BC casinos have had measures in place since 2011 to detect and prevent money laundering.

B.C. launches casino gambling crime team

Dedicated police team will target casinos, looking for money laundering and gang activity

The B.C. government is establishing a 22-member police group dedicated to taking organized crime activity out of B.C. casinos.

Finance Minister Mike de Jong and Public Safety Minister Mike Morris announced the new team in Vancouver Monday. De Jong said the province is making a five-year commitment that will also include dedicated inspectors from the Gaming Policy Enforcement Branch and have a budget of $4.3 million a year.

Morris said he expects the new team to perform better than a previous dedicated police unit that was federally funded and not well integrated with provincial agencies.

The new unit will be administered by B.C.’s Combined Forces Special Enforcement Unit, which focuses on organized crime. Kevin Hackett, chief officer of the anti-gang unit that includes RCMP and city police forces, said it’s a complex problem that requires international police co-operation.

“We won’t get people walking into casinos with hockey bags full of cash,” Hackett said.

The province and federal authorities set up restrictions on casino cash handling in 2011, to track cheques issued by casinos to people who come in with cash.

The problem was highlighted by an arrest in Chilliwack last year, where a man was found heading into a casino. A search turned up cheques issued by B.C. casinos, a large amount of cash as well as pills and crack cocaine in his car.

 

Just Posted

Snow making equipment means longer season for Quesnel x-country skiers

Cariboo Ski Touring Club is hoping temp drops to test out new gear at Hallis Lake

Quesnel fiddle contest celebrates 49th year

Local musician takes top prize in the championship category

Ranch Musings: The state of agriculture

Columnist David Zirnhelt is thankful for where they are and who they are

Cariboo-Prince George candidates give take on drugs, crime

Answers revolved around affordable housing and getting to the root cause of the problem

Forestry Ink: Replanting badly battered forest landscapes in B.C.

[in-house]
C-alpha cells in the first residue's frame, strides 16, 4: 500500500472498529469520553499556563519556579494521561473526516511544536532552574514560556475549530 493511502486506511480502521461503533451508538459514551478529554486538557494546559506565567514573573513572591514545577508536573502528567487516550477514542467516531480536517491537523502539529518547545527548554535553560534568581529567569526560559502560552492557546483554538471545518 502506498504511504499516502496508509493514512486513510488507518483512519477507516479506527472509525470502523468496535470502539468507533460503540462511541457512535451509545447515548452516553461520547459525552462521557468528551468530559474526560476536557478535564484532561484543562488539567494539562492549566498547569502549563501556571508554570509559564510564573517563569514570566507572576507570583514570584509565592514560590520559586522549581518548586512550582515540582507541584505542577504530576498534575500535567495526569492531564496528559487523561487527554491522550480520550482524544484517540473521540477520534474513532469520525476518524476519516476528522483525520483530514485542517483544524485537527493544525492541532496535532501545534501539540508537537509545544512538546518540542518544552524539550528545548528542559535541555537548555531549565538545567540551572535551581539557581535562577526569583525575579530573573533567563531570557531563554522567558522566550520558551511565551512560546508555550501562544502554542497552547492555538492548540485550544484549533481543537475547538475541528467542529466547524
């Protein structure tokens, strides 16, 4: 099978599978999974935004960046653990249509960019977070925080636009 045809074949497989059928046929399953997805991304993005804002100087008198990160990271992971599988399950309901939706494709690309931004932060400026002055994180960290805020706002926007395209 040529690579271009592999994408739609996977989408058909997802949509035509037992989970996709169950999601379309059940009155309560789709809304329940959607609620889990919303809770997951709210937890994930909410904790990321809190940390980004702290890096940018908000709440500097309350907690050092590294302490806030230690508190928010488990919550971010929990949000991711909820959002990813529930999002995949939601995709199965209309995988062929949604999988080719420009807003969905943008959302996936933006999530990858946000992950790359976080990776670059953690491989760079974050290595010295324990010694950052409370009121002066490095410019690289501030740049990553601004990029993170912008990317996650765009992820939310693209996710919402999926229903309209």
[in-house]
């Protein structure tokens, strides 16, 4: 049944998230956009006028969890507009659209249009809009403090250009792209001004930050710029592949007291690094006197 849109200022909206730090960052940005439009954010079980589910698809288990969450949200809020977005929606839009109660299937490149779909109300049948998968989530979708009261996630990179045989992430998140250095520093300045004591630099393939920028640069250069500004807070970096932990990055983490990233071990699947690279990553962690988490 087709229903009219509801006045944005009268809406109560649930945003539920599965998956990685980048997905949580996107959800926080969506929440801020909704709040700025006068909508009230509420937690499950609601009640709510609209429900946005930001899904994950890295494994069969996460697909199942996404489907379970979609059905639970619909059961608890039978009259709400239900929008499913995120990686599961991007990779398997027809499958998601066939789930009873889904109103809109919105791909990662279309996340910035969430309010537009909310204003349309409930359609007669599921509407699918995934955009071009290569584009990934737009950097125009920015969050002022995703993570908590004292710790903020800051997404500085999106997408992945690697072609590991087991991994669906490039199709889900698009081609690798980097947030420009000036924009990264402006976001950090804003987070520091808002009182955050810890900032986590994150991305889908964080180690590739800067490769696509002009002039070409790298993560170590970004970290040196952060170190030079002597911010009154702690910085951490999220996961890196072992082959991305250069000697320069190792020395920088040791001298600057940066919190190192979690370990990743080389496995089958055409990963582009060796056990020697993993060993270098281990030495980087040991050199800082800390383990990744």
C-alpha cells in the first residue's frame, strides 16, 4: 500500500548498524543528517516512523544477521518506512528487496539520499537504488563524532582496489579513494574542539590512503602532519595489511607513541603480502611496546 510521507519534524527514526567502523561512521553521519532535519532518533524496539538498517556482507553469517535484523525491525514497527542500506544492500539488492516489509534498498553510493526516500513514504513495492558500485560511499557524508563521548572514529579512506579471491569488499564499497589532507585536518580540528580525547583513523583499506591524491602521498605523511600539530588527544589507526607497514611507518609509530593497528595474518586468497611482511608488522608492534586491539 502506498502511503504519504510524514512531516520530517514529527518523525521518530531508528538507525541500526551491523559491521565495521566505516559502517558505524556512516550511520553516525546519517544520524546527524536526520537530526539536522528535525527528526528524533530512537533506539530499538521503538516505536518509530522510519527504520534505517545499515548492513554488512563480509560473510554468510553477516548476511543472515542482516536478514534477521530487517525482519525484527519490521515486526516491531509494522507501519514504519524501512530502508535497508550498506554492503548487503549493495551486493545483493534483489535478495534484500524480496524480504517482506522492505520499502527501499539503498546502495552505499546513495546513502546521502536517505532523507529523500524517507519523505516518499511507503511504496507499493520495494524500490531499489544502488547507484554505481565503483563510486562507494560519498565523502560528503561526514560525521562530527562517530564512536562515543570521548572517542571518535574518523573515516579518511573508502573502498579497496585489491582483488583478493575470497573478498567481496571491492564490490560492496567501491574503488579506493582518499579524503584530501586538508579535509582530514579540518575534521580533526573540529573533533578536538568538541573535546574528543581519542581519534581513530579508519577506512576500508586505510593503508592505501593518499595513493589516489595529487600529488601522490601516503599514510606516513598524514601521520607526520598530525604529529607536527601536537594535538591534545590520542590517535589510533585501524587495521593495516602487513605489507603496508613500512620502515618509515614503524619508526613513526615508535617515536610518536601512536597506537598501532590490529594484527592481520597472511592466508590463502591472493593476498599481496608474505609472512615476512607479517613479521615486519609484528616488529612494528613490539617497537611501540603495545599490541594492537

Regular columnist Jim Hilton writes about the potential for using drones in tree planting

VIDEO: #MeToo leader launches new hashtag to mobilize U.S. voters

Tarana Burke hopes to prompt moderators to ask about sexual violence at next debate

Potent power play paces Canucks to 5-1 win over Detroit

Miller nets a pair as Vancouver wins third straight

UPDATE: British couple vacationing in Vancouver detained in U.S. after crossing border

CBP claims individuals were denied travel authorization, crossing was deliberate

After losing two baby boys, B.C. parents hope to cut through the taboo of infant death

Oct. 15 is Pregnancy and Infant Loss Awareness Day in B.C.

Cheating husband sues mistress for gifted ring after wife learns about affair

The husband gave his mistress $1,000 to buy herself a ring in December 2017

B.C. massage therapist reprimanded, fined for exposing patients’ breasts

Registered massage therapist admits professional misconduct

B.C. boosts legal aid funding in new payment contract

‘Duty counsel’ service restored in some communities, David Eby says

Rugby Canada helps recovery efforts in Japan after typhoon cancels final match

Canadian players wanted to “give back in whatever small way they could”

Alberta to join B.C.’s class-action lawsuit against opioid manufacturers, distributors

B.C. government claims opioids were falsely marketed as less addictive than other pain meds

Most Read